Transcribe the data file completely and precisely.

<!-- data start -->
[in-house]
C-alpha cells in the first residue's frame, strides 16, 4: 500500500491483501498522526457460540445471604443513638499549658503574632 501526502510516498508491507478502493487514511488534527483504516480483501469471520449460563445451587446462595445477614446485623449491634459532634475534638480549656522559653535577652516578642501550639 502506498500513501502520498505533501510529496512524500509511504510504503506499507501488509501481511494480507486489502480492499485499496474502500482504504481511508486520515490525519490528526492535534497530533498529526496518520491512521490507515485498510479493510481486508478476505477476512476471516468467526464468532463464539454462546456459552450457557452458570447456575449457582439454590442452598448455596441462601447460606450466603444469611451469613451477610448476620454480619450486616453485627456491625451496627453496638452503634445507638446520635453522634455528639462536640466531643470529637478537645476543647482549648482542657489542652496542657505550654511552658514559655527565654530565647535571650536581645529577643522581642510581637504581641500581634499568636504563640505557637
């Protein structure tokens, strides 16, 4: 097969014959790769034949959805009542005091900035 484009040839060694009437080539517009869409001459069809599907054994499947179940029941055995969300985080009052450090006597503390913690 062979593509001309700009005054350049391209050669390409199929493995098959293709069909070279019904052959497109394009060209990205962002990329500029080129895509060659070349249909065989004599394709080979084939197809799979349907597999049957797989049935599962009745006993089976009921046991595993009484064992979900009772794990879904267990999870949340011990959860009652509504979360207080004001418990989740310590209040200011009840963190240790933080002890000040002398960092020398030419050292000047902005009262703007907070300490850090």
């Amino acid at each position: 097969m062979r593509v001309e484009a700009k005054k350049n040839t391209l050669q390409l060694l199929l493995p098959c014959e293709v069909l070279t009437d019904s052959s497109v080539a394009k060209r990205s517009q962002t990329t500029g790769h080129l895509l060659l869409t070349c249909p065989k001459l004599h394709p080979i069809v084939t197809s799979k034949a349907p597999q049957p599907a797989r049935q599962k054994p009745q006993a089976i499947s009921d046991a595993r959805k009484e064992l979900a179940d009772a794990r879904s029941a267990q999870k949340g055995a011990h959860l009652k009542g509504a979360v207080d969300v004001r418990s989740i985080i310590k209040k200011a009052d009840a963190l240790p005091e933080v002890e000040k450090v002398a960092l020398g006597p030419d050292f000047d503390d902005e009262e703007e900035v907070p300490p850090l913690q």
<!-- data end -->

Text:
[in-house]
C-alpha cells in the first residue's frame, strides 16, 4: 500500500491483501498522526457460540445471604443513638499549658503574632 501526502510516498508491507478502493487514511488534527483504516480483501469471520449460563445451587446462595445477614446485623449491634459532634475534638480549656522559653535577652516578642501550639 502506498500513501502520498505533501510529496512524500509511504510504503506499507501488509501481511494480507486489502480492499485499496474502500482504504481511508486520515490525519490528526492535534497530533498529526496518520491512521490507515485498510479493510481486508478476505477476512476471516468467526464468532463464539454462546456459552450457557452458570447456575449457582439454590442452598448455596441462601447460606450466603444469611451469613451477610448476620454480619450486616453485627456491625451496627453496638452503634445507638446520635453522634455528639462536640466531643470529637478537645476543647482549648482542657489542652496542657505550654511552658514559655527565654530565647535571650536581645529577643522581642510581637504581641500581634499568636504563640505557637
């Protein structure tokens, strides 16, 4: 097969014959790769034949959805009542005091900035 484009040839060694009437080539517009869409001459069809599907054994499947179940029941055995969300985080009052450090006597503390913690 062979593509001309700009005054350049391209050669390409199929493995098959293709069909070279019904052959497109394009060209990205962002990329500029080129895509060659070349249909065989004599394709080979084939197809799979349907597999049957797989049935599962009745006993089976009921046991595993009484064992979900009772794990879904267990999870949340011990959860009652509504979360207080004001418990989740310590209040200011009840963190240790933080002890000040002398960092020398030419050292000047902005009262703007907070300490850090």
């Amino acid at each position: 097969m062979r593509v001309e484009a700009k005054k350049n040839t391209l050669q390409l060694l199929l493995p098959c014959e293709v069909l070279t009437d019904s052959s497109v080539a394009k060209r990205s517009q962002t990329t500029g790769h080129l895509l060659l869409t070349c249909p065989k001459l004599h394709p080979i069809v084939t197809s799979k034949a349907p597999q049957p599907a797989r049935q599962k054994p009745q006993a089976i499947s009921d046991a595993r959805k009484e064992l979900a179940d009772a794990r879904s029941a267990q999870k949340g055995a011990h959860l009652k009542g509504a979360v207080d969300v004001r418990s989740i985080i310590k209040k200011a009052d009840a963190l240790p005091e933080v002890e000040k450090v002398a960092l020398g006597p030419d050292f000047d503390d902005e009262e703007e900035v907070p300490p850090l913690q």